November is National Home Care & Hospice Month.
The most common myth about hospice is that it means a patient is “giving up hope” to live.
Choosing to have hospice care, is actually the opposite of giving up. Hospice is choosing a philosophy of care that focuses on providing the best quality of life wherever you are — at home or at a facility. At CHP Home Care & Hospice, we focus on your physical, spiritual, and emotional needs and we provide a team of professionals who come to you.
Hospice care specializes in pain and symptom management for those battling an end-stage or terminal illness. It simply means that the focus has shifted to improving a patient’s quality of life rather than trying to cure the disease.
Studies show that hospice can improve the quality of life, and in some cases prolong the lives of people receiving care. Patients with certain terminal diseases who chose hospice lived an average of 29 days longer than similar patients who did not receive hospice, according to a report by the National Hospice and Palliative Care Organization.
The findings not only dispel the myth that hospice hastens death, but also suggest hospice could prolong life for patients with certain conditions.
It is important to talk with your loved ones about what you want for your care, especially when you are diagnosed with a serious illness. Medicare and insurance cover a majority of hospice expenses, including medications and equipment.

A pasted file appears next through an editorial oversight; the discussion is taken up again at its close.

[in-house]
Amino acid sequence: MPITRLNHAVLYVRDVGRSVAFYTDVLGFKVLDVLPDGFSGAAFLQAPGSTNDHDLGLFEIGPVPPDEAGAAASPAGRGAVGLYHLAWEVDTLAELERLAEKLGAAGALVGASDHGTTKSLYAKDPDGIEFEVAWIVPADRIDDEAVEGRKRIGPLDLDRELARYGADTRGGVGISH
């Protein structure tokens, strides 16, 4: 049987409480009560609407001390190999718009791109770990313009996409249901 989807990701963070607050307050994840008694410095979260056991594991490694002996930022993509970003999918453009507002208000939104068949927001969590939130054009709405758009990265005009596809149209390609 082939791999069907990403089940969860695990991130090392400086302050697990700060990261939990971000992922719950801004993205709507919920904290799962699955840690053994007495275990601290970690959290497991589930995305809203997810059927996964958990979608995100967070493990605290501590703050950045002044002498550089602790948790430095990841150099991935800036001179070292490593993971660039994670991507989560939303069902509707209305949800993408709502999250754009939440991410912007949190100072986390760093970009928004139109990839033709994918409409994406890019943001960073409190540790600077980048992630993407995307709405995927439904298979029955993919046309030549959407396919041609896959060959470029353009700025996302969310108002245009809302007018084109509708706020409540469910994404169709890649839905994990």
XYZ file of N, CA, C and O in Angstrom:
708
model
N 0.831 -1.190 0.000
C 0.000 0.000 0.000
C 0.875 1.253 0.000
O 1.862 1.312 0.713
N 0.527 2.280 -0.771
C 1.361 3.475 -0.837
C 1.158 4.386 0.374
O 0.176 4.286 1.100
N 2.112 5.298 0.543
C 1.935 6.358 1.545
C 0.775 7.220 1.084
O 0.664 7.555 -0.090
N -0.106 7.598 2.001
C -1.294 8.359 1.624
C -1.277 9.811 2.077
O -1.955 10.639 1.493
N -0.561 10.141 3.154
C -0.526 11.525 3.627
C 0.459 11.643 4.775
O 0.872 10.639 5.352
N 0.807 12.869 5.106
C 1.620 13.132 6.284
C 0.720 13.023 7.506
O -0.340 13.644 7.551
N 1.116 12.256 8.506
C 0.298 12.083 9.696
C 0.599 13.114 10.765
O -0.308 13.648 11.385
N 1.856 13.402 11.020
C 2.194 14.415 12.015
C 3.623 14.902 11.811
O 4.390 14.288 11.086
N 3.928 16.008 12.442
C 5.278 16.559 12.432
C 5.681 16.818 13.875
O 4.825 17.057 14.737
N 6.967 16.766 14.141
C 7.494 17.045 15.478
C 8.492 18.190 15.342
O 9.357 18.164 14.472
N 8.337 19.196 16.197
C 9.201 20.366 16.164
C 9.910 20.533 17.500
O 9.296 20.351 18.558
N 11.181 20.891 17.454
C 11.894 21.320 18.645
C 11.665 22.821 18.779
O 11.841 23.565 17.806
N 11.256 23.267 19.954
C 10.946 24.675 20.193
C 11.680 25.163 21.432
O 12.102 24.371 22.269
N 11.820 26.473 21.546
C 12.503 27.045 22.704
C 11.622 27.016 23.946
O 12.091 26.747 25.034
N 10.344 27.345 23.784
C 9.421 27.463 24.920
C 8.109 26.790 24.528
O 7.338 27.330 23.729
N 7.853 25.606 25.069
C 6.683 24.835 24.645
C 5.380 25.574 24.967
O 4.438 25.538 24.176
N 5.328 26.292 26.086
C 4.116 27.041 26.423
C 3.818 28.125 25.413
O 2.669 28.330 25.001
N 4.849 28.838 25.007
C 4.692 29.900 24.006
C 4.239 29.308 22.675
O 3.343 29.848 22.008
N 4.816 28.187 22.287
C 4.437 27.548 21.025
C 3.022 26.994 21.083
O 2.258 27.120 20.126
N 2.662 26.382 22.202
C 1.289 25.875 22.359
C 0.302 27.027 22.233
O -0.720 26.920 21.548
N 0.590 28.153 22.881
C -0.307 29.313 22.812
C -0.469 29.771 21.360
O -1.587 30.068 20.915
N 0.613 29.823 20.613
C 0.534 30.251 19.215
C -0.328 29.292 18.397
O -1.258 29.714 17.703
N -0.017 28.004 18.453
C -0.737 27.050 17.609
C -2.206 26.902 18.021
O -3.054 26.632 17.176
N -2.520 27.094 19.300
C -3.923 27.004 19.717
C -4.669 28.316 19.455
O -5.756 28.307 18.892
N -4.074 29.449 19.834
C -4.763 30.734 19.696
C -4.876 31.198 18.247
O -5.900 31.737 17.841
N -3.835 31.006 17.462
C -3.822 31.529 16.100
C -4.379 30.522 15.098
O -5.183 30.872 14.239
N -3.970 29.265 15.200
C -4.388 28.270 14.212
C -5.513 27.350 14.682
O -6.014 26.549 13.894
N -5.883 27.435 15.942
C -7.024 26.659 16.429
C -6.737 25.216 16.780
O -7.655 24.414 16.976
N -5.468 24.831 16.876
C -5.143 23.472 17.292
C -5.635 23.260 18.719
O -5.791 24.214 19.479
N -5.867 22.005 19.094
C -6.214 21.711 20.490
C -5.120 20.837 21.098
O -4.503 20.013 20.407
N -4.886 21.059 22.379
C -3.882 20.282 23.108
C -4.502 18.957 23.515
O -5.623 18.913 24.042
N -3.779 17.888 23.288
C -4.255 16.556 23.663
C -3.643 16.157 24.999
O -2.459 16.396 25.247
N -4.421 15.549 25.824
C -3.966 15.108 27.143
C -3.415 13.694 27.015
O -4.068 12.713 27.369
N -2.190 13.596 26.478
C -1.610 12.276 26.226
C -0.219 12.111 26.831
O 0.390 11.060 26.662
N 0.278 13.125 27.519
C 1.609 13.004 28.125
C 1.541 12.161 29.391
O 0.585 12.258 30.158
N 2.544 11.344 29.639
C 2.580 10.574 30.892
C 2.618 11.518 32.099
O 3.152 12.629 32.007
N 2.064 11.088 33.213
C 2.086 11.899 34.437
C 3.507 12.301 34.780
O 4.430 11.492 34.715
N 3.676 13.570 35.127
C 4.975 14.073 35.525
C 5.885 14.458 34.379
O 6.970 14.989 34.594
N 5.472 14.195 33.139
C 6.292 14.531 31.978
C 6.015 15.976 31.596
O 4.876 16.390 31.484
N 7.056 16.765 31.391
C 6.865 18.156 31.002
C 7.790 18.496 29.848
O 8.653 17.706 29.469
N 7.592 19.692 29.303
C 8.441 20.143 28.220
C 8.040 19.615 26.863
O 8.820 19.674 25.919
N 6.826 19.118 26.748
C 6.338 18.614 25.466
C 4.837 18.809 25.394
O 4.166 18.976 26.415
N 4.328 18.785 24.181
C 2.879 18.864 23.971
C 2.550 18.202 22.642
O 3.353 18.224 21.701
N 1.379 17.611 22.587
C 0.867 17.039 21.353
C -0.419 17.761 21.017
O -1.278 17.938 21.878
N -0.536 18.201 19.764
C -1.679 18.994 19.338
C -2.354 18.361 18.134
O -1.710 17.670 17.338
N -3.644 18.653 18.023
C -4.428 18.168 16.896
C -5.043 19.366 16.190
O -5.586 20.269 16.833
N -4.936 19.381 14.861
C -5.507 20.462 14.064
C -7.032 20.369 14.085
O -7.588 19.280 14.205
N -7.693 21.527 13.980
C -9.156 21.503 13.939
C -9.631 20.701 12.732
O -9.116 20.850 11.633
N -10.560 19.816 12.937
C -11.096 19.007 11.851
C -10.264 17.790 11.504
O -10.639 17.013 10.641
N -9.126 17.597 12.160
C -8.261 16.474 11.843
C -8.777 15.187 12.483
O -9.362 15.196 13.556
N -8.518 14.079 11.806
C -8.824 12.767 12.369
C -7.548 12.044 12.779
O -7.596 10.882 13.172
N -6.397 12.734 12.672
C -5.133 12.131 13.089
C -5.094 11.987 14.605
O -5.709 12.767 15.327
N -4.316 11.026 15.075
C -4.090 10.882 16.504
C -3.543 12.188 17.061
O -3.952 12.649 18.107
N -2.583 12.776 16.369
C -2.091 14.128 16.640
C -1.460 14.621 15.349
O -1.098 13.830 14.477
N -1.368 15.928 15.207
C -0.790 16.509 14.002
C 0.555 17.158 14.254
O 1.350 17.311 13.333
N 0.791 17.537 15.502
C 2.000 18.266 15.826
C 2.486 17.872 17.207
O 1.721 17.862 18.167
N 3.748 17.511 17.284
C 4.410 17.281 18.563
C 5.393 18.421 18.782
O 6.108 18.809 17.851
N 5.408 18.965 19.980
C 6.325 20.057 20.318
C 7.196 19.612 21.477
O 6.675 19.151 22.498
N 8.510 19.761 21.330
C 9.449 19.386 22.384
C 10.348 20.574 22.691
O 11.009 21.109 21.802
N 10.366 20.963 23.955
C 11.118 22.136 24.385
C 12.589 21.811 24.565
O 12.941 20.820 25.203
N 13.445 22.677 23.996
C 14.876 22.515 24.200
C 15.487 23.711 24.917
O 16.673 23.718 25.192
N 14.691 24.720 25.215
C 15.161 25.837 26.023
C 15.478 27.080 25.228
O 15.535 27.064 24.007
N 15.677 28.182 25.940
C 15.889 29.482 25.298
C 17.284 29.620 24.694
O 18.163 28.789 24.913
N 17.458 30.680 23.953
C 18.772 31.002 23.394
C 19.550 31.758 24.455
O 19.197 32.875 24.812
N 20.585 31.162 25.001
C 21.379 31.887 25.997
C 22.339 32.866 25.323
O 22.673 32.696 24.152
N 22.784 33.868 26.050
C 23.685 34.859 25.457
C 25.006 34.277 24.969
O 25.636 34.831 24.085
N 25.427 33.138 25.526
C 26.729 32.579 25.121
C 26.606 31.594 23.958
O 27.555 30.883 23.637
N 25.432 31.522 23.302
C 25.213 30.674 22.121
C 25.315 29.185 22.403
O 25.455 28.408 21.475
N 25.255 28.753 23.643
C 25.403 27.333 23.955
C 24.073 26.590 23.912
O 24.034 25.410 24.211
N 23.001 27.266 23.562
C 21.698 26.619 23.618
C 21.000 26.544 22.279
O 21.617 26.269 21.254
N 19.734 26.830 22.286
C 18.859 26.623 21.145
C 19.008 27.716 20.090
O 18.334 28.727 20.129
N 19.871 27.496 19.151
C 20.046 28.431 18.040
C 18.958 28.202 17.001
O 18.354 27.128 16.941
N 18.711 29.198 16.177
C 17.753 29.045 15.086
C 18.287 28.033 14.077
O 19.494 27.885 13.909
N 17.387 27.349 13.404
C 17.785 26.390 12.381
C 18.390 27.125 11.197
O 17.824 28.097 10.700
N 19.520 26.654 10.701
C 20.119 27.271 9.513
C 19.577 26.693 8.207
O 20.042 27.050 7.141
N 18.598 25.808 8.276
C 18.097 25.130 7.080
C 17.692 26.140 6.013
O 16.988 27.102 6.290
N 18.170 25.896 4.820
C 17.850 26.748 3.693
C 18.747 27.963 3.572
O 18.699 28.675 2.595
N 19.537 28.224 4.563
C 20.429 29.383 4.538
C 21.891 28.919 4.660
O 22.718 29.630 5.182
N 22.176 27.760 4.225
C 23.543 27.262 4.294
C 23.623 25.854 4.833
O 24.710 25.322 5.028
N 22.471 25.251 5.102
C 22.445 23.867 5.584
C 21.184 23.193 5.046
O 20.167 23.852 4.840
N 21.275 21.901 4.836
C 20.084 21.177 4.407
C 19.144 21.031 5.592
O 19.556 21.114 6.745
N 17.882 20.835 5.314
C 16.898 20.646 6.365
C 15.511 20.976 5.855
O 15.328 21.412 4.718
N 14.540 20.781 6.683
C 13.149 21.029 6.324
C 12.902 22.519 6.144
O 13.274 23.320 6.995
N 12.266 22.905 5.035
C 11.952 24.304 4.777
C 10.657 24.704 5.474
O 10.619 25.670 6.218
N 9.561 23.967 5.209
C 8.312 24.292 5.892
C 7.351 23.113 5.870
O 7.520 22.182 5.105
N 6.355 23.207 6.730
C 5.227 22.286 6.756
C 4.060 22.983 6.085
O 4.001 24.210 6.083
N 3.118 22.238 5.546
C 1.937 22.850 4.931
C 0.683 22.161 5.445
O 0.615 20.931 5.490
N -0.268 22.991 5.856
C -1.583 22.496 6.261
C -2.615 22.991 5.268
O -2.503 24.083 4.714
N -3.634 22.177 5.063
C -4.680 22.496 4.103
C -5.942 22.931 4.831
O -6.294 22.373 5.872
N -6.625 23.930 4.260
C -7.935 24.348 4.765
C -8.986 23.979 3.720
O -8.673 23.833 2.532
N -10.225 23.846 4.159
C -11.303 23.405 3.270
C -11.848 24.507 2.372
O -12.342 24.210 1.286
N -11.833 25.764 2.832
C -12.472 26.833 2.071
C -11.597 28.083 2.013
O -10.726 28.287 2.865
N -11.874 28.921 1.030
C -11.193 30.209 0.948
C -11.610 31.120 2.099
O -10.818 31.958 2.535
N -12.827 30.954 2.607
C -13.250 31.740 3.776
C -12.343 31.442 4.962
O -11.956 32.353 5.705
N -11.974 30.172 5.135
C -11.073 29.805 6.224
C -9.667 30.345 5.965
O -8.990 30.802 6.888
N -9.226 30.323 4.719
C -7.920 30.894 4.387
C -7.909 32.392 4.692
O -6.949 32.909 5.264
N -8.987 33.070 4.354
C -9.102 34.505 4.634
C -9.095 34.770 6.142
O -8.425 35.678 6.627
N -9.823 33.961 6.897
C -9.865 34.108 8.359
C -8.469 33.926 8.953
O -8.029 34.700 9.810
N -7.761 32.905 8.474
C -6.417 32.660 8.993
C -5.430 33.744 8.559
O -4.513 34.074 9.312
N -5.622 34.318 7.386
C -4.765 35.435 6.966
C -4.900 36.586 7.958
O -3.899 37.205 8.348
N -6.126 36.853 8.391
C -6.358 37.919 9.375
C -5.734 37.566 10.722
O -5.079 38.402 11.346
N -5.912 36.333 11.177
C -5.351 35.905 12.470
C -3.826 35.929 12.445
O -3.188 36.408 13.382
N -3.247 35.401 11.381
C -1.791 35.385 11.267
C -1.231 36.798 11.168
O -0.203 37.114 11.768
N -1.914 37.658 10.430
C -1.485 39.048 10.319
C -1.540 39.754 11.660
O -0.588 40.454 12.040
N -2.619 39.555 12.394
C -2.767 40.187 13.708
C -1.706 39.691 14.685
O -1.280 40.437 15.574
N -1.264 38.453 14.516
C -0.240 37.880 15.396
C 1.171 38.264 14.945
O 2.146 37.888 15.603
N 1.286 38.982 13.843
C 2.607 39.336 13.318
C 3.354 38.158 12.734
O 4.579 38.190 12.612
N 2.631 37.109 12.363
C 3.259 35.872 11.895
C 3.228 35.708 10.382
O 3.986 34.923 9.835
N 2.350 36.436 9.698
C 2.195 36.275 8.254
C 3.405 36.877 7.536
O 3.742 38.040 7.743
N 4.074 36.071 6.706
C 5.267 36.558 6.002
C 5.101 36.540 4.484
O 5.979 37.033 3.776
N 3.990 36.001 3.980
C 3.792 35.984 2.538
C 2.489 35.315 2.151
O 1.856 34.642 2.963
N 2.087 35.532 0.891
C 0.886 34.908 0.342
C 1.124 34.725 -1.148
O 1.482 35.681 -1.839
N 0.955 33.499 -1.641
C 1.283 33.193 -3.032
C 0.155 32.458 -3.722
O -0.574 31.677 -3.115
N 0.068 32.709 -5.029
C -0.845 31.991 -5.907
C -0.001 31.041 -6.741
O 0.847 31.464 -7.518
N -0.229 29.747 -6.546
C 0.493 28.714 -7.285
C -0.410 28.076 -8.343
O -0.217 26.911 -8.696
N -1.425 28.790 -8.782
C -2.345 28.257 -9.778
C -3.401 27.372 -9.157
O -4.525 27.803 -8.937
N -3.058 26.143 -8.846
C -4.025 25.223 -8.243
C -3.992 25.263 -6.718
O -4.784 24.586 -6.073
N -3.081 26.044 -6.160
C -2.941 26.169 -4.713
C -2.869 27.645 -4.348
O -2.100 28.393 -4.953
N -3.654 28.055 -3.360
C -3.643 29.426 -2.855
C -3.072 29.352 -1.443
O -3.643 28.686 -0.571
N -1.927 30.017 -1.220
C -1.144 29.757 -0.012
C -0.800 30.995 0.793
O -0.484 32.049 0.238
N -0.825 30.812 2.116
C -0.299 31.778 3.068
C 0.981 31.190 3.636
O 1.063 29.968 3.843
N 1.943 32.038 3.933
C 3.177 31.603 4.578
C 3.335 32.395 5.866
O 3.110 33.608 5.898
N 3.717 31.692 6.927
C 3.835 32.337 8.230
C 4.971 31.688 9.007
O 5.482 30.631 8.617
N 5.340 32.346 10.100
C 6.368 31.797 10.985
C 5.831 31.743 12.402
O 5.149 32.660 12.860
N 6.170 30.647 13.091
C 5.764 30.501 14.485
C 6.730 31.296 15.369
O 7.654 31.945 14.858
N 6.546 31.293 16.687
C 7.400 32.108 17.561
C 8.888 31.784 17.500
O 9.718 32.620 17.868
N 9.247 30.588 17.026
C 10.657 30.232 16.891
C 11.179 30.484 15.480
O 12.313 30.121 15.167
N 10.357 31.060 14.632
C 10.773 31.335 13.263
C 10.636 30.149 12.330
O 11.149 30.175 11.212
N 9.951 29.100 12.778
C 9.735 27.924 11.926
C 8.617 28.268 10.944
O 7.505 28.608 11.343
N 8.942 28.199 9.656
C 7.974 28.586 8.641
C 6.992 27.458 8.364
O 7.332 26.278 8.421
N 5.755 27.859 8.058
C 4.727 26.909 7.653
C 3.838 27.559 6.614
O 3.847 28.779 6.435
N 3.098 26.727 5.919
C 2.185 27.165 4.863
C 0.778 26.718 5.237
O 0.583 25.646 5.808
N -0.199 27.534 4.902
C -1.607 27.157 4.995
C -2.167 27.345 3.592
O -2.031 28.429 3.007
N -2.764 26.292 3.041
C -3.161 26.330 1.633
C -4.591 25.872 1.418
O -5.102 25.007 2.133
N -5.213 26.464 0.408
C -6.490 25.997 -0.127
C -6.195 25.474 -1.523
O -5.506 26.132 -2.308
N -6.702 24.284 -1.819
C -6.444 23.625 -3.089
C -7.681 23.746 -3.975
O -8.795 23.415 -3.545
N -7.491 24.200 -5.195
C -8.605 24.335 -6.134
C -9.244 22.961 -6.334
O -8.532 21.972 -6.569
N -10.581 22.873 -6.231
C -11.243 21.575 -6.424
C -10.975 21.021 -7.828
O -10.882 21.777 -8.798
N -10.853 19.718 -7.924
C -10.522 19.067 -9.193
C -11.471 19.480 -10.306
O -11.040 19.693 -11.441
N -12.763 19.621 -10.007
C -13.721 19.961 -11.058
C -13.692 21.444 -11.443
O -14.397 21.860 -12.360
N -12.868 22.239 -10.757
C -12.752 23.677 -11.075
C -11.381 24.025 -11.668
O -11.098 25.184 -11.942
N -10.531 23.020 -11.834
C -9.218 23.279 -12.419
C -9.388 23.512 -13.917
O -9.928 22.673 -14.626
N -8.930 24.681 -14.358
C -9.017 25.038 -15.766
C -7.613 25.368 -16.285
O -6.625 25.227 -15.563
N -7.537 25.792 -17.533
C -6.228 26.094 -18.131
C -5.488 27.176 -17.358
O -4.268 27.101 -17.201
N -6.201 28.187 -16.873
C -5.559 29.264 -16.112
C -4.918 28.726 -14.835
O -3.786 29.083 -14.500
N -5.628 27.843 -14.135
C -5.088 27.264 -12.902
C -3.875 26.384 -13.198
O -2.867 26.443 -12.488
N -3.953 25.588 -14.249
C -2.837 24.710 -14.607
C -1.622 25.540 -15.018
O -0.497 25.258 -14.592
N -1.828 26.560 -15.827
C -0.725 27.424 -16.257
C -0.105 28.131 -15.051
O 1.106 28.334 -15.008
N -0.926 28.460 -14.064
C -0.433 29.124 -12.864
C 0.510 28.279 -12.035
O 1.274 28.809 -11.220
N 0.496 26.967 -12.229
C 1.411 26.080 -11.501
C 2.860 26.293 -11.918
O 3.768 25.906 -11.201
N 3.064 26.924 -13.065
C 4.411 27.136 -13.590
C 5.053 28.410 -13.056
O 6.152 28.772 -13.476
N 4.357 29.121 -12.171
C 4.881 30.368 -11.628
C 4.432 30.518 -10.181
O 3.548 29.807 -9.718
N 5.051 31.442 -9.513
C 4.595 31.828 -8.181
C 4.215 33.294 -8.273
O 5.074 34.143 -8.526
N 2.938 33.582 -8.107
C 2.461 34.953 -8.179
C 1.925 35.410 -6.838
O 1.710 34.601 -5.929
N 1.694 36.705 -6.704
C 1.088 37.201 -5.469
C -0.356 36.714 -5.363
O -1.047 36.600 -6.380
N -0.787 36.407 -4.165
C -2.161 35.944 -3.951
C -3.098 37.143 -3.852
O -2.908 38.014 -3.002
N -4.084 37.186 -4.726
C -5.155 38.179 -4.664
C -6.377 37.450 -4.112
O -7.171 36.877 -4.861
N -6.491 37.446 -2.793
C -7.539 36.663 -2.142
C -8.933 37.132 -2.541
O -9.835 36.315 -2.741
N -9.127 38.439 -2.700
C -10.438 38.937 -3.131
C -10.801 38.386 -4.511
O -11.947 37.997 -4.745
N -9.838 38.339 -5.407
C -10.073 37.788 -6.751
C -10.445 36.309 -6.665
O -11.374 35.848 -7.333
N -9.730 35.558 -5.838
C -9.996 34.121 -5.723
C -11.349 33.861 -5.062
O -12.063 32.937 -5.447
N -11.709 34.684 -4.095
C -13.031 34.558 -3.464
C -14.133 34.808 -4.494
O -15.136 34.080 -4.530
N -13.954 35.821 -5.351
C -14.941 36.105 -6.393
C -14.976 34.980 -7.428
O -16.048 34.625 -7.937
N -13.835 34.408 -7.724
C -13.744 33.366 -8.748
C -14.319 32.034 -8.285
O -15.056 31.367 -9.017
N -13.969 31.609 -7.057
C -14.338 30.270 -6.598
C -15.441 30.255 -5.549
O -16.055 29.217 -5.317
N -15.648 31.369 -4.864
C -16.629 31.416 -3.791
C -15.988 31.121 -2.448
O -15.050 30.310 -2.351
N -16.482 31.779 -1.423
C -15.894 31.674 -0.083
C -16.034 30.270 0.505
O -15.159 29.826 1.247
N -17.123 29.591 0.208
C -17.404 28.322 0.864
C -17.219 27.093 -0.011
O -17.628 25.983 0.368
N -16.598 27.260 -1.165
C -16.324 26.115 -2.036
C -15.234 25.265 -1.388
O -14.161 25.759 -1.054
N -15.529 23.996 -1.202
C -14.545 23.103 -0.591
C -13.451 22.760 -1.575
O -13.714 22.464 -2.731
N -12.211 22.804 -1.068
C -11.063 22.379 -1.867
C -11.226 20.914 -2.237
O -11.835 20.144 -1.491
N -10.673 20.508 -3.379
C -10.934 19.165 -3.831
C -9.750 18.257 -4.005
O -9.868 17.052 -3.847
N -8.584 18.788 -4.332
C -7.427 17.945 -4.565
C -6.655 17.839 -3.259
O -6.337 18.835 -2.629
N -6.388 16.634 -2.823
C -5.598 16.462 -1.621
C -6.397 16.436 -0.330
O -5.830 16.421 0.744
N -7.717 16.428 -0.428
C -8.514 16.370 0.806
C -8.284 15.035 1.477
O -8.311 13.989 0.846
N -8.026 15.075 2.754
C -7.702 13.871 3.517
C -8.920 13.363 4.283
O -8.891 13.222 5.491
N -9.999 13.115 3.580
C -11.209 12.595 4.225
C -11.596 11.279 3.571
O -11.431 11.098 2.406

Hospice services include training for family caregivers and a bereavement program that provides support after a loved one passes.
When Is It Time for Hospice?
The decision to transition to hospice care is difficult, and it will be entirely based on a patient’s specific circumstances. Hospice care is often recommended when a patient’s doctor has given them six months or fewer to live.
Many people delay seeking hospice care. The earlier you look into hospice, though, the sooner you can begin alleviating the pain and suffering from a condition that can only worsen.
Some indicators can help guide the decision to turn to hospice care:
- If a patient sees a rapid decline in health and is not responding to treatments.
- If hospital admissions and emergency-room visits become increasingly common.
- If your loved one sees progressive weight loss.
- If you notice changes in your loved one’s mental abilities.
Turning to hospice care requires hard conversations among family members, patients, and physicians. The most important thing to remember is the ultimate goal: managing symptoms and raising the quality of life in a patient’s final months.
Turning to hospice earlier — no matter how difficult the decision may be — can increase comfort and quality of life as a patient nears their passing. Hospice care can be a great source of dignity for terminal patients and a means of coping for them and their loved ones.